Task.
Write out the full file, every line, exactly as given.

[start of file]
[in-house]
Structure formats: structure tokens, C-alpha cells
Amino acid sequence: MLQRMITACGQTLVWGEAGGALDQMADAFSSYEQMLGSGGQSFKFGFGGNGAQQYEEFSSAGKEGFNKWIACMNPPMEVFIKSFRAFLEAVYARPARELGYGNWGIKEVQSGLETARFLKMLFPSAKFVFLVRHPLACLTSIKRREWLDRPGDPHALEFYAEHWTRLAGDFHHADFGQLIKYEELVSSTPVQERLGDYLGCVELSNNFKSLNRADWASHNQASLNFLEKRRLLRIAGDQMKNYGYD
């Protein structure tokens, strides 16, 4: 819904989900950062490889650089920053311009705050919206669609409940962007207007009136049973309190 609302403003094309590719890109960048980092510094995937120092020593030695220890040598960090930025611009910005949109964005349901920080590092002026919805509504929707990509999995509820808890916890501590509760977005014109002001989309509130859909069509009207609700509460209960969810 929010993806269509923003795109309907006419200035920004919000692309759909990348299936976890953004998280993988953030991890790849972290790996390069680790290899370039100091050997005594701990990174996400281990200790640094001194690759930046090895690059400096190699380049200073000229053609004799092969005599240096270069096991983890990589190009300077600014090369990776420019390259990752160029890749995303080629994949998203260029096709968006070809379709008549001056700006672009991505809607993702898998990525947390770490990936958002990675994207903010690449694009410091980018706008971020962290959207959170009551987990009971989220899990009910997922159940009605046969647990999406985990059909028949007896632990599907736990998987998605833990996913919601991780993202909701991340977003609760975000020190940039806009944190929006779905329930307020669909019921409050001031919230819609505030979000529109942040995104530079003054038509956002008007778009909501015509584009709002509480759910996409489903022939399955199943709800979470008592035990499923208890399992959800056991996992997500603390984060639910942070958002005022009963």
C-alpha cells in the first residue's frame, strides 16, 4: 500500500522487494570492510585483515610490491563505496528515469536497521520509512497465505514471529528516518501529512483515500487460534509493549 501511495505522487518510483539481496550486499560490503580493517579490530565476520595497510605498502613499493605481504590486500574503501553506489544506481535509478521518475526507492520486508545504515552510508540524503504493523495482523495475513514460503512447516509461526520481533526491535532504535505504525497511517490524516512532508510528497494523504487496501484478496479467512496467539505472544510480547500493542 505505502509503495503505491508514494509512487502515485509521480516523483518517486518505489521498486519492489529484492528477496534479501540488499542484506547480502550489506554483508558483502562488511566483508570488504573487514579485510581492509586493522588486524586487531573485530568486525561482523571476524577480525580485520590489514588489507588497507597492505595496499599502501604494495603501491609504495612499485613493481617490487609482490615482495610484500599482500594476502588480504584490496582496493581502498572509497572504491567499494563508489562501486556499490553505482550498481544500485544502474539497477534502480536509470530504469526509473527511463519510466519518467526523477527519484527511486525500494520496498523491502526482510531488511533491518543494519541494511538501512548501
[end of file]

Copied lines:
[in-house]
Structure formats: structure tokens, C-alpha cells
Amino acid sequence: MLQRMITACGQTLVWGEAGGALDQMADAFSSYEQMLGSGGQSFKFGFGGNGAQQYEEFSSAGKEGFNKWIACMNPPMEVFIKSFRAFLEAVYARPARELGYGNWGIKEVQSGLETARFLKMLFPSAKFVFLVRHPLACLTSIKRREWLDRPGDPHALEFYAEHWTRLAGDFHHADFGQLIKYEELVSSTPVQERLGDYLGCVELSNNFKSLNRADWASHNQASLNFLEKRRLLRIAGDQMKNYGYD
């Protein structure tokens, strides 16, 4: 819904989900950062490889650089920053311009705050919206669609409940962007207007009136049973309190 609302403003094309590719890109960048980092510094995937120092020593030695220890040598960090930025611009910005949109964005349901920080590092002026919805509504929707990509999995509820808890916890501590509760977005014109002001989309509130859909069509009207609700509460209960969810 929010993806269509923003795109309907006419200035920004919000692309759909990348299936976890953004998280993988953030991890790849972290790996390069680790290899370039100091050997005594701990990174996400281990200790640094001194690759930046090895690059400096190699380049200073000229053609004799092969005599240096270069096991983890990589190009300077600014090369990776420019390259990752160029890749995303080629994949998203260029096709968006070809379709008549001056700006672009991505809607993702898998990525947390770490990936958002990675994207903010690449694009410091980018706008971020962290959207959170009551987990009971989220899990009910997922159940009605046969647990999406985990059909028949007896632990599907736990998987998605833990996913919601991780993202909701991340977003609760975000020190940039806009944190929006779905329930307020669909019921409050001031919230819609505030979000529109942040995104530079003054038509956002008007778009909501015509584009709002509480759910996409489903022939399955199943709800979470008592035990499923208890399992959800056991996992997500603390984060639910942070958002005022009963």
C-alpha cells in the first residue's frame, strides 16, 4: 500500500522487494570492510585483515610490491563505496528515469536497521520509512497465505514471529528516518501529512483515500487460534509493549 501511495505522487518510483539481496550486499560490503580493517579490530565476520595497510605498502613499493605481504590486500574503501553506489544506481535509478521518475526507492520486508545504515552510508540524503504493523495482523495475513514460503512447516509461526520481533526491535532504535505504525497511517490524516512532508510528497494523504487496501484478496479467512496467539505472544510480547500493542 505505502509503495503505491508514494509512487502515485509521480516523483518517486518505489521498486519492489529484492528477496534479501540488499542484506547480502550489506554483508558483502562488511566483508570488504573487514579485510581492509586493522588486524586487531573485530568486525561482523571476524577480525580485520590489514588489507588497507597492505595496499599502501604494495603501491609504495612499485613493481617490487609482490615482495610484500599482500594476502588480504584490496582496493581502498572509497572504491567499494563508489562501486556499490553505482550498481544500485544502474539497477534502480536509470530504469526509473527511463519510466519518467526523477527519484527511486525500494520496498523491502526482510531488511533491518543494519541494511538501512548501